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‘Temporary Residence’ Includes Place Where Aggrieved Person Was Compelled To Reside: Orissa HC [Read Judgment]

Ashok KM
21 Sep 2016 5:40 AM GMT
‘Temporary Residence’ Includes Place Where Aggrieved Person Was Compelled To Reside: Orissa HC [Read Judgment]
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Refusing a plea to transfer a domestic violence case, which was filed by widow mother who was compelled to leave the house by her son and daughter-in-law, the Orissa High Court has held in Rabindra Nath Sahu & Another Vs. Susila Sahu that ‘temporary residence’ referred in Section 27 of the Domestic Violence Act includes a place where the aggrieved person was compelled to reside in view of commission of domestic violence.

Justice S.K. Sahoo observed that an aggrieved person, who has lost her matrimonial home due to domestic violence and was not even allowed to stay at her ancestral house or at her father’s place for some reason or the other and is compelled to take residence, though temporarily, either with one of her relatives or with one of her friends at a place where the domestic violence was not committed, can invoke the jurisdiction of the magistrate within whose local limits such place of temporary residence situates.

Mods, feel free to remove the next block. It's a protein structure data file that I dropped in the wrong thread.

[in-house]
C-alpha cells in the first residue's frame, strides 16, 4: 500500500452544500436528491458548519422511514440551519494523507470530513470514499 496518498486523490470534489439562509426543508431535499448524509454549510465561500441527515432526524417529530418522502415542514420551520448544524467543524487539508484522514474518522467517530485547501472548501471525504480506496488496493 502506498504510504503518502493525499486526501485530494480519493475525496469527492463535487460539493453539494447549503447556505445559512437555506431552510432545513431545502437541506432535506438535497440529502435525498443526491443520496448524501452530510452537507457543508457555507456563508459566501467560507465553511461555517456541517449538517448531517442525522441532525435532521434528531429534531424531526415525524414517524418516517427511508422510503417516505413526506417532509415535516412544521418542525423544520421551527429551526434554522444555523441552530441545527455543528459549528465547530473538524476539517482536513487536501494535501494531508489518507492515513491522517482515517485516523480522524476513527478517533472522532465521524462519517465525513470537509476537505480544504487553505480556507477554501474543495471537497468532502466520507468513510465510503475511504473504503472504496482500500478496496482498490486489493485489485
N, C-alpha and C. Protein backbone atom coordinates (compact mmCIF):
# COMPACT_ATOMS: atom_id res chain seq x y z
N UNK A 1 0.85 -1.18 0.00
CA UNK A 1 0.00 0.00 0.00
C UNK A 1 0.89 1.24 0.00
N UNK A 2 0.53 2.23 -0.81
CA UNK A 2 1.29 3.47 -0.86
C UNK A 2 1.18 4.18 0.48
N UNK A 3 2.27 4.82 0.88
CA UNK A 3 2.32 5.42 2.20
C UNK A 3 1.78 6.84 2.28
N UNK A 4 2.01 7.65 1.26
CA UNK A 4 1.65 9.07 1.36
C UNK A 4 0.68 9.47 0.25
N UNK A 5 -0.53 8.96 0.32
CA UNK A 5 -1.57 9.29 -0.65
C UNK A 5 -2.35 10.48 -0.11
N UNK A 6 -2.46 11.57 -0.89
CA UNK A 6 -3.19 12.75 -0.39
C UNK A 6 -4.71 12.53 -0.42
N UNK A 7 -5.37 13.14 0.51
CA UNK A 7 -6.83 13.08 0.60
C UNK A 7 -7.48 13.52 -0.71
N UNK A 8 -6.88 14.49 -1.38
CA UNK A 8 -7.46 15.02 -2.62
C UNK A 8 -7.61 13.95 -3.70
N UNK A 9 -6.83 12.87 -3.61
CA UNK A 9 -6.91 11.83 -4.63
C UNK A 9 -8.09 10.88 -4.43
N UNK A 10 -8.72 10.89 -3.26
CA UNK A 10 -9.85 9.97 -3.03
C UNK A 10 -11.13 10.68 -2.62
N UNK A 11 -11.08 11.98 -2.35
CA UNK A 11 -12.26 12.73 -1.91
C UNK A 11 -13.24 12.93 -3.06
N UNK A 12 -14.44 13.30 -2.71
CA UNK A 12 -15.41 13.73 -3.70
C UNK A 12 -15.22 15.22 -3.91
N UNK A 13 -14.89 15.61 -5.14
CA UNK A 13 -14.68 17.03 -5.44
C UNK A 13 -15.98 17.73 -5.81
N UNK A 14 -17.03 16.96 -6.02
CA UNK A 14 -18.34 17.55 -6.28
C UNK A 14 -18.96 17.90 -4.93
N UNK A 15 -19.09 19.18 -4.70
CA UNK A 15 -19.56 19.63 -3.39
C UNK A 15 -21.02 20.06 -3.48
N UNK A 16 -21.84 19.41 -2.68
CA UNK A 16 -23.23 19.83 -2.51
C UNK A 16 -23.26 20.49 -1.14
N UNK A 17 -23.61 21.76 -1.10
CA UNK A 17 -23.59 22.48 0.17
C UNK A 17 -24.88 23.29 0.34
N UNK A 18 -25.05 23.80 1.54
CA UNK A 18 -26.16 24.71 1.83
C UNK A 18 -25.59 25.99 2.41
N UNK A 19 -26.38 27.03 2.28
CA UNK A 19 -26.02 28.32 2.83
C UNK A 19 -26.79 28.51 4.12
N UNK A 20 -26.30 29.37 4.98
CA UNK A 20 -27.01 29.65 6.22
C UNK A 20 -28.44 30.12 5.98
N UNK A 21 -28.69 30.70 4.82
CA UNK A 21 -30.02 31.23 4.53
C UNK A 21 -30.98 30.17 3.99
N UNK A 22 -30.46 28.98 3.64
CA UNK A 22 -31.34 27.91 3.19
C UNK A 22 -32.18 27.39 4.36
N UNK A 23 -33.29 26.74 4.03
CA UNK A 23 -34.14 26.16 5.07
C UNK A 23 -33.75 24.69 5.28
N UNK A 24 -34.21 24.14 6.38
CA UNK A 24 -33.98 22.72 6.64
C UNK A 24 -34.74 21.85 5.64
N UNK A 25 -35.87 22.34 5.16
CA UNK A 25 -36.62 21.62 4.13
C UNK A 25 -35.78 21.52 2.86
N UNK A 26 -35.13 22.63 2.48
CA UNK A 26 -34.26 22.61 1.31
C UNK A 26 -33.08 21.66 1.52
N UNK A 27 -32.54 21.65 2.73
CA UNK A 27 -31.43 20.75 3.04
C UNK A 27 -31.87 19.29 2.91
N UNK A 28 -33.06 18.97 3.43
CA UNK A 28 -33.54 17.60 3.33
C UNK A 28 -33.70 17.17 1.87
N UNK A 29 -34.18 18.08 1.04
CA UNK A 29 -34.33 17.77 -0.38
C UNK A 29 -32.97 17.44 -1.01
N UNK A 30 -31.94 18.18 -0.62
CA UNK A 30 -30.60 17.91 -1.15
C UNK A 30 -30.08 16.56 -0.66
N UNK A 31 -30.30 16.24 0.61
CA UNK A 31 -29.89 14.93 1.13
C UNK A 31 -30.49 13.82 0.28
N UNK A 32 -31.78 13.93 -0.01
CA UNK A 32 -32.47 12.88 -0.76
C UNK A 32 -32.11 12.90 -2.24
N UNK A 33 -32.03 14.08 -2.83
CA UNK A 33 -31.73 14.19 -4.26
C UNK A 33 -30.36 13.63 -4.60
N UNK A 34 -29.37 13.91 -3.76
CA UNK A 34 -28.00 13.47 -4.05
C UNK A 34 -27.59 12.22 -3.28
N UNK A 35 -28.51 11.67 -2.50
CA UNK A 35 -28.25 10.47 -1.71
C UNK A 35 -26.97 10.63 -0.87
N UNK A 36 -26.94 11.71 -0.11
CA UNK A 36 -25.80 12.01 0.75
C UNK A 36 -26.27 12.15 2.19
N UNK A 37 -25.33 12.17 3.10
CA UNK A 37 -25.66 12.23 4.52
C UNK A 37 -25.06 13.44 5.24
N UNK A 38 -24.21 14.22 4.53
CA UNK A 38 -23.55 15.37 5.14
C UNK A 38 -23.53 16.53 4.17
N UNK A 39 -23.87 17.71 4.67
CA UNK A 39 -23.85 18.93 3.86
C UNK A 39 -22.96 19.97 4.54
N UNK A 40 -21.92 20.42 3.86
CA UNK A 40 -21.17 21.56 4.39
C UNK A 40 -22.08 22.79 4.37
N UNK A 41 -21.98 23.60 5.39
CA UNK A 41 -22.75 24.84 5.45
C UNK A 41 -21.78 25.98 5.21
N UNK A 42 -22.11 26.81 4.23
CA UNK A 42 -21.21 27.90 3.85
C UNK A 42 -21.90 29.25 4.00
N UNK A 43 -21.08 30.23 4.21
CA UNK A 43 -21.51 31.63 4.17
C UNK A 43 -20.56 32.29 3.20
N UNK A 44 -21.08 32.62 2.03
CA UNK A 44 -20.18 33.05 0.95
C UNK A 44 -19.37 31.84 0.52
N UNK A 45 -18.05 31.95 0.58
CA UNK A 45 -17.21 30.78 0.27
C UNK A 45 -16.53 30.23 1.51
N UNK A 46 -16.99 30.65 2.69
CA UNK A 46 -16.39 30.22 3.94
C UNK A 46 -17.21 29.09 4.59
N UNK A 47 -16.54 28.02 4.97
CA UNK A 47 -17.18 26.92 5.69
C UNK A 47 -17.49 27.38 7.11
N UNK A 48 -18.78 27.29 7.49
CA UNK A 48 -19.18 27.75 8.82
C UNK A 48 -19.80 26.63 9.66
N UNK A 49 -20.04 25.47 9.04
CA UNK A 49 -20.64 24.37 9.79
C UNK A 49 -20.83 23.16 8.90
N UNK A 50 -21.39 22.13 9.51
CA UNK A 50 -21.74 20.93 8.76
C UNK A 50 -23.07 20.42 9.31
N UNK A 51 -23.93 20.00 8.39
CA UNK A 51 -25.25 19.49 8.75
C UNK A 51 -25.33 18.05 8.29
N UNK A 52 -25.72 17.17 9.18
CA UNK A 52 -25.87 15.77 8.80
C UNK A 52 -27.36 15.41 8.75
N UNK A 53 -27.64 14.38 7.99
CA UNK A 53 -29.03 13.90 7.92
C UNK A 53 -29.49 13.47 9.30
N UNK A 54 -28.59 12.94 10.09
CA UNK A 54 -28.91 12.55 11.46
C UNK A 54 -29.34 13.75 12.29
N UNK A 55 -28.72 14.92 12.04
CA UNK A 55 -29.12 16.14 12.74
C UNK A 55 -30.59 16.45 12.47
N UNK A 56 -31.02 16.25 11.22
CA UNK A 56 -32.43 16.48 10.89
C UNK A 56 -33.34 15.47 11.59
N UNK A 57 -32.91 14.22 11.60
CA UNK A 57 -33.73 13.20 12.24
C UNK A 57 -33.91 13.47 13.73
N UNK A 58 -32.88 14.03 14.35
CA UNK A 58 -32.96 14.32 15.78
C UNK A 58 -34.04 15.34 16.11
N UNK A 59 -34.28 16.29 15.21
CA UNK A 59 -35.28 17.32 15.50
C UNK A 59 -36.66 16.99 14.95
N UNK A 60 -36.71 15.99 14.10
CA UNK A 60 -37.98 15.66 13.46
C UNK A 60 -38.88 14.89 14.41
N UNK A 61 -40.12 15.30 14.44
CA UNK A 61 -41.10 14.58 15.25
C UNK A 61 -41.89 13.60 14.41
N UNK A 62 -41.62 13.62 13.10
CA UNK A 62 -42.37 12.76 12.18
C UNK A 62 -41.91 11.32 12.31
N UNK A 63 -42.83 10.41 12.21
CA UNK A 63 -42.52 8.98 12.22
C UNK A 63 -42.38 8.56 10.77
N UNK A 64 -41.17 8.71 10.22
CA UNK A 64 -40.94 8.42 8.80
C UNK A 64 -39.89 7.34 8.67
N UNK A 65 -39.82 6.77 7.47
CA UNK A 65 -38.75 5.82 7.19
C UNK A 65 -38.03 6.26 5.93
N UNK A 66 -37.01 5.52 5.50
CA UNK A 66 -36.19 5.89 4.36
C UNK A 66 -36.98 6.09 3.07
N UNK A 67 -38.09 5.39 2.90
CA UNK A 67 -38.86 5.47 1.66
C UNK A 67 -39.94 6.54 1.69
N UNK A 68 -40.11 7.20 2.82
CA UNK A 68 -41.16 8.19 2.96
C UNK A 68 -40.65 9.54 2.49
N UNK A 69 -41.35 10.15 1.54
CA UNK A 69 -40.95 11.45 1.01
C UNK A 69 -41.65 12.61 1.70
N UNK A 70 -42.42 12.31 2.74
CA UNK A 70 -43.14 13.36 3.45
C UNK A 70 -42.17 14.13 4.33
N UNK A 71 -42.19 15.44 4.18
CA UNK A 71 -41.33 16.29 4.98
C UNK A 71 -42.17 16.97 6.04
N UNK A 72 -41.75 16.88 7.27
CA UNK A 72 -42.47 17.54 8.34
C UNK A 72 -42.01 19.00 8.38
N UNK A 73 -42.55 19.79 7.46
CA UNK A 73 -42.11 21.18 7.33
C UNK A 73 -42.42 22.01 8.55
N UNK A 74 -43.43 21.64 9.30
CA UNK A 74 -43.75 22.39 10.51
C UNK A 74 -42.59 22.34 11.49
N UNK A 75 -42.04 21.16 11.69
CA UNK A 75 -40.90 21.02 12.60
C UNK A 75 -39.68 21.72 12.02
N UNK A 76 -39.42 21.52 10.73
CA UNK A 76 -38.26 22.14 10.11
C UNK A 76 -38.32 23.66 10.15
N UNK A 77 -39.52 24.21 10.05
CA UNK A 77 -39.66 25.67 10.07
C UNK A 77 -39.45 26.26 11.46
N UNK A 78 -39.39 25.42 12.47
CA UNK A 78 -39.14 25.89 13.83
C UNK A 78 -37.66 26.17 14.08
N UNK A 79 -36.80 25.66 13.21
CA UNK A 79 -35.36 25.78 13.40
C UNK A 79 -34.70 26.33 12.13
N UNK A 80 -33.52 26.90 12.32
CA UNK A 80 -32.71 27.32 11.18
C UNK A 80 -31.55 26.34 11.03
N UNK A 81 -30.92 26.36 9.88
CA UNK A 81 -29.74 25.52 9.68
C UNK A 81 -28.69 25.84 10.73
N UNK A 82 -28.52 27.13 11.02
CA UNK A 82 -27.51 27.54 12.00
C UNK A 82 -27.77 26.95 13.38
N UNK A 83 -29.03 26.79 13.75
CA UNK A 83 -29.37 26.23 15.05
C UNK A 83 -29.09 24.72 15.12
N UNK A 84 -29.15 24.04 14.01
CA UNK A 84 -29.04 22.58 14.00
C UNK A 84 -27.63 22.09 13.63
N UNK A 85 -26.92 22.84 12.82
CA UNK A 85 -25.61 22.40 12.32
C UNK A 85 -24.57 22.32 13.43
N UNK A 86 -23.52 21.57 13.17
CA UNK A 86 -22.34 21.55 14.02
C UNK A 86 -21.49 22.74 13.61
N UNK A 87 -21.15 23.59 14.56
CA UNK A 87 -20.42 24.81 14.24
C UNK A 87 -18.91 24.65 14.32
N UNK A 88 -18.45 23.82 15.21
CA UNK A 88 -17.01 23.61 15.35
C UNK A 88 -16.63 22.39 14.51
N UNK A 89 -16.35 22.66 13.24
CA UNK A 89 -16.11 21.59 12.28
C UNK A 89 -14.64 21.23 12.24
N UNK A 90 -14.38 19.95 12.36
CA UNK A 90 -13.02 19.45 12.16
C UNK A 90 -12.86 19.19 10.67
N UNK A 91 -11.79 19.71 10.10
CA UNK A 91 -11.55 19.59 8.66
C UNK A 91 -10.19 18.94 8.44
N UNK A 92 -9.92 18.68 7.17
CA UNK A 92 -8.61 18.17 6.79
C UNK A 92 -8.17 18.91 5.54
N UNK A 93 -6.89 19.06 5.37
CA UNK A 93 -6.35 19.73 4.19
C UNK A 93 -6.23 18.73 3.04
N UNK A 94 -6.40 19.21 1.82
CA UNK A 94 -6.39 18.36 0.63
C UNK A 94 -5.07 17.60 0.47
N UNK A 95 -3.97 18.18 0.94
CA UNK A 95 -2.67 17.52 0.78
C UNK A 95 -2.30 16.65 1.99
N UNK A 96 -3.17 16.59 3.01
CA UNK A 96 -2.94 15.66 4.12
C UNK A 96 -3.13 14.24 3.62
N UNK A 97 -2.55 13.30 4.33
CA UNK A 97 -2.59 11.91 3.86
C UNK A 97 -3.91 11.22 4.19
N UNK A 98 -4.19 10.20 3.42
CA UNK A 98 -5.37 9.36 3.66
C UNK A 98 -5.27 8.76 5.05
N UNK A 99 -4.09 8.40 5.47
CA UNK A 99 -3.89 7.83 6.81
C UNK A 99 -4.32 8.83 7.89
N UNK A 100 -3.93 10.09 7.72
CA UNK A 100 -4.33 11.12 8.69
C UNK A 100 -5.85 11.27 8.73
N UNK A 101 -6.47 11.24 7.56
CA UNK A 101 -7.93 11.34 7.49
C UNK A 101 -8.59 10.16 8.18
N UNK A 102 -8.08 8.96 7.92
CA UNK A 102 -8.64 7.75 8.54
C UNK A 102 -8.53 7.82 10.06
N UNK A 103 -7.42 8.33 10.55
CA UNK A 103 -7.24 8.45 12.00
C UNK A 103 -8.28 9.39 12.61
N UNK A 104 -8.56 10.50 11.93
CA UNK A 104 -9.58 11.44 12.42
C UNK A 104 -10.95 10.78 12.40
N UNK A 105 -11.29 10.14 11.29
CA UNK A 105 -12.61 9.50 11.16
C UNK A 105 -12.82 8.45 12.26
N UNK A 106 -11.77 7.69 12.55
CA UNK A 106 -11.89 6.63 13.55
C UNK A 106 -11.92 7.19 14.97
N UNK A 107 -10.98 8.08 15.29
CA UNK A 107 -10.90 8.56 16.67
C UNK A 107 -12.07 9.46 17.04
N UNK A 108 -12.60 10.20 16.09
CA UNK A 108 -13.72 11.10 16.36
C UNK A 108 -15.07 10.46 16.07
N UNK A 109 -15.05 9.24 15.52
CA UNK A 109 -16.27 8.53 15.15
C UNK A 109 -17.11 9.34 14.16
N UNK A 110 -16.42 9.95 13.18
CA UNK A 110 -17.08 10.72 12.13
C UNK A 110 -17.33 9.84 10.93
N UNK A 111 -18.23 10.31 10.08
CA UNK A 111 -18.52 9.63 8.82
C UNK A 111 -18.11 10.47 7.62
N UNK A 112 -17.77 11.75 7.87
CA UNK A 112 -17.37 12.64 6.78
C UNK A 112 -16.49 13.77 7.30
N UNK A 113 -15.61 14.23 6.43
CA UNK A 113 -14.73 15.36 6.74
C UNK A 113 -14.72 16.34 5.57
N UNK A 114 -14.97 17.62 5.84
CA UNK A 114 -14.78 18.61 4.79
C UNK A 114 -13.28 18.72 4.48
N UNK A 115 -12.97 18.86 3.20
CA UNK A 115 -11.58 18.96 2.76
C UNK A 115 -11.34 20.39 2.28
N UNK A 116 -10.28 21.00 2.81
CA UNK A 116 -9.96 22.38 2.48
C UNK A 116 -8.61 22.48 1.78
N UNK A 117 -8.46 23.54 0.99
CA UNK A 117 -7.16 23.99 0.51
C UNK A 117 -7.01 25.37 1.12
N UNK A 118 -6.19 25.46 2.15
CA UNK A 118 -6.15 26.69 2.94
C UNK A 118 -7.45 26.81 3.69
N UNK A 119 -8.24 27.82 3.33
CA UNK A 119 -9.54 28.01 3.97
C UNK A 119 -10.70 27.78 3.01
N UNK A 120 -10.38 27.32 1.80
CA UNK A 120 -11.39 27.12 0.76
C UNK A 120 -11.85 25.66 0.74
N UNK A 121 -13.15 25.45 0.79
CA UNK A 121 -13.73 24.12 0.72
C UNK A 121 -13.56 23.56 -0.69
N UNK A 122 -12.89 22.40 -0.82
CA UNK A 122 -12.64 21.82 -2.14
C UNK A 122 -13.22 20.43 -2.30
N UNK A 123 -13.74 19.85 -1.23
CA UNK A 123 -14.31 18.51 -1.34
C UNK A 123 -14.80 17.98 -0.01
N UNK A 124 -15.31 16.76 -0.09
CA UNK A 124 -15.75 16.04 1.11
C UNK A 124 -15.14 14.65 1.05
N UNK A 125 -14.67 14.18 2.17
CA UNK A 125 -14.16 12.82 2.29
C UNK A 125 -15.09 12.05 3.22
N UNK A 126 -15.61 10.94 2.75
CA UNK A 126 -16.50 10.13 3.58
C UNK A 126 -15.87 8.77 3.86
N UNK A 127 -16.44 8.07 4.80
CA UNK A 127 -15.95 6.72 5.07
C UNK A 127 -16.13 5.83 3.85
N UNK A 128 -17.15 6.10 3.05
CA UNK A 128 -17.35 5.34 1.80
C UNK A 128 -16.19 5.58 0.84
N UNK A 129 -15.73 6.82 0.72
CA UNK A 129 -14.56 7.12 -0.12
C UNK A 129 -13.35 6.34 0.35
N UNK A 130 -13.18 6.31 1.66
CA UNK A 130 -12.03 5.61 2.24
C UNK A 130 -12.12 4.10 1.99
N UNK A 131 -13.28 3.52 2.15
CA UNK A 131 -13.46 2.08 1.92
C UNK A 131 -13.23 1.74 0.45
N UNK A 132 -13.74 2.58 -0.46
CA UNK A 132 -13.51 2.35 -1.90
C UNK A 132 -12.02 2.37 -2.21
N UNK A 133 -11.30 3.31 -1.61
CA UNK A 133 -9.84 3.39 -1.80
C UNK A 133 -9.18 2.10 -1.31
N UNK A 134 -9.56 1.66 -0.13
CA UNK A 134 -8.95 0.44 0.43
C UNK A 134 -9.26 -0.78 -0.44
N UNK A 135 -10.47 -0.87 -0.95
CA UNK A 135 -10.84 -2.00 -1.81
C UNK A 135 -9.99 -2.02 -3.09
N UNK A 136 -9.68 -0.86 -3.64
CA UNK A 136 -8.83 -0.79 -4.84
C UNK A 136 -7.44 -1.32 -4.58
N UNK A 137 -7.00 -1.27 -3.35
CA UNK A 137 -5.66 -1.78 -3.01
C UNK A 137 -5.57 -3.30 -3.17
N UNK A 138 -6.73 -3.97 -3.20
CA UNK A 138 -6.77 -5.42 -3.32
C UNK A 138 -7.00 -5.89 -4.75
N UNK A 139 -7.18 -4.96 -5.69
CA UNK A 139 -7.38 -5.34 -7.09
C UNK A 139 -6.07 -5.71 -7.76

The court added: “The temporary residence includes a place where the aggrieved person was compelled to reside in view of commission of domestic violence. She may not have decided to reside there permanently or for a considerable length of time, but for the time being.”

However, the court also observed that a place where the aggrieved person has gone on a casual visit, a lodge or hostel or a guest house or an inn where she stays for a short period or a residence at a place, simply for the purpose of filing a case against another person, cannot be a place which would satisfy the term “temporarily resides” as appears in Section 27.

Refusing to transfer the case, the court said the legislature has provided the aggrieved women who are financially, economically or physically abused, wide options to institute a case which best suited their convenience, comfort and accessibility.

Read the Judgment here.

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